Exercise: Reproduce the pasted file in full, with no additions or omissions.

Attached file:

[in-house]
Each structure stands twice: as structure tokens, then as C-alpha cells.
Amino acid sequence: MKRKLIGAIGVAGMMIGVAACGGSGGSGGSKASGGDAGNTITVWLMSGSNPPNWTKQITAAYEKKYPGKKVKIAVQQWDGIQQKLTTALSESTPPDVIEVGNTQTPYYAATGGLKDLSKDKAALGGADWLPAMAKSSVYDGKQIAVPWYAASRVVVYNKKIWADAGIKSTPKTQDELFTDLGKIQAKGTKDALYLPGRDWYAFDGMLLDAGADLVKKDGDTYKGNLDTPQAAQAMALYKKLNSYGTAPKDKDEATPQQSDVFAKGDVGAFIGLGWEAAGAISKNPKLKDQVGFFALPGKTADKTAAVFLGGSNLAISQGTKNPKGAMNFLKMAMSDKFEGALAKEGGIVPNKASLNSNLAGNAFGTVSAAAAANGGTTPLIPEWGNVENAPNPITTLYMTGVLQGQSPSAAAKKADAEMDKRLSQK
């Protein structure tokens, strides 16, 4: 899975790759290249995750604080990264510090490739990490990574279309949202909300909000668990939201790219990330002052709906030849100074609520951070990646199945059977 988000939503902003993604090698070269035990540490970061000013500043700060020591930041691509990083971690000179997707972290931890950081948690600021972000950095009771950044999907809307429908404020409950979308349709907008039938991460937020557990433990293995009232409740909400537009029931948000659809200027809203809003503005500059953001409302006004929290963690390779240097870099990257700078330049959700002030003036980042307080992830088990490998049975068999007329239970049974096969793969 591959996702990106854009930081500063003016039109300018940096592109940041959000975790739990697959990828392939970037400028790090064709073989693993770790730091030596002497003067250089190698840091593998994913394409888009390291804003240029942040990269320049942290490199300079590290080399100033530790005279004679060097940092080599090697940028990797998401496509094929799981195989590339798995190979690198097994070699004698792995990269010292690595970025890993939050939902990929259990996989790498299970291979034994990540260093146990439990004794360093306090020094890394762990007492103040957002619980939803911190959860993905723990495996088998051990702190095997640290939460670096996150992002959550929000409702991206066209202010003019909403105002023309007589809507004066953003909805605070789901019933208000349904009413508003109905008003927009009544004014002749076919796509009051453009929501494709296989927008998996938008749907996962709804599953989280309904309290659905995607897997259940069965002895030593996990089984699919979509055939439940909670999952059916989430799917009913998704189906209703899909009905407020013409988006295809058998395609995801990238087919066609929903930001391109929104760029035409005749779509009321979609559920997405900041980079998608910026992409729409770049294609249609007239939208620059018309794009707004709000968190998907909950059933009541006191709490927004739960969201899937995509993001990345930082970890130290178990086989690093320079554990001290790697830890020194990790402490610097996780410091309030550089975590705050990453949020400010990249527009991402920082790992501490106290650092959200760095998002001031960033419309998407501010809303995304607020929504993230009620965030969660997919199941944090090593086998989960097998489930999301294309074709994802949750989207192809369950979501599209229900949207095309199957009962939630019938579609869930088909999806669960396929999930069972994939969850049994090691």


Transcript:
[in-house]
Each structure stands twice: as structure tokens, then as C-alpha cells.
Amino acid sequence: MKRKLIGAIGVAGMMIGVAACGGSGGSGGSKASGGDAGNTITVWLMSGSNPPNWTKQITAAYEKKYPGKKVKIAVQQWDGIQQKLTTALSESTPPDVIEVGNTQTPYYAATGGLKDLSKDKAALGGADWLPAMAKSSVYDGKQIAVPWYAASRVVVYNKKIWADAGIKSTPKTQDELFTDLGKIQAKGTKDALYLPGRDWYAFDGMLLDAGADLVKKDGDTYKGNLDTPQAAQAMALYKKLNSYGTAPKDKDEATPQQSDVFAKGDVGAFIGLGWEAAGAISKNPKLKDQVGFFALPGKTADKTAAVFLGGSNLAISQGTKNPKGAMNFLKMAMSDKFEGALAKEGGIVPNKASLNSNLAGNAFGTVSAAAAANGGTTPLIPEWGNVENAPNPITTLYMTGVLQGQSPSAAAKKADAEMDKRLSQK
């Protein structure tokens, strides 16, 4: 899975790759290249995750604080990264510090490739990490990574279309949202909300909000668990939201790219990330002052709906030849100074609520951070990646199945059977 988000939503902003993604090698070269035990540490970061000013500043700060020591930041691509990083971690000179997707972290931890950081948690600021972000950095009771950044999907809307429908404020409950979308349709907008039938991460937020557990433990293995009232409740909400537009029931948000659809200027809203809003503005500059953001409302006004929290963690390779240097870099990257700078330049959700002030003036980042307080992830088990490998049975068999007329239970049974096969793969 591959996702990106854009930081500063003016039109300018940096592109940041959000975790739990697959990828392939970037400028790090064709073989693993770790730091030596002497003067250089190698840091593998994913394409888009390291804003240029942040990269320049942290490199300079590290080399100033530790005279004679060097940092080599090697940028990797998401496509094929799981195989590339798995190979690198097994070699004698792995990269010292690595970025890993939050939902990929259990996989790498299970291979034994990540260093146990439990004794360093306090020094890394762990007492103040957002619980939803911190959860993905723990495996088998051990702190095997640290939460670096996150992002959550929000409702991206066209202010003019909403105002023309007589809507004066953003909805605070789901019933208000349904009413508003109905008003927009009544004014002749076919796509009051453009929501494709296989927008998996938008749907996962709804599953989280309904309290659905995607897997259940069965002895030593996990089984699919979509055939439940909670999952059916989430799917009913998704189906209703899909009905407020013409988006295809058998395609995801990238087919066609929903930001391109929104760029035409005749779509009321979609559920997405900041980079998608910026992409729409770049294609249609007239939208620059018309794009707004709000968190998907909950059933009541006191709490927004739960969201899937995509993001990345930082970890130290178990086989690093320079554990001290790697830890020194990790402490610097996780410091309030550089975590705050990453949020400010990249527009991402920082790992501490106290650092959200760095998002001031960033419309998407501010809303995304607020929504993230009620965030969660997919199941944090090593086998989960097998489930999301294309074709994802949750989207192809369950979501599209229900949207095309199957009962939630019938579609869930088909999806669960396929999930069972994939969850049994090691």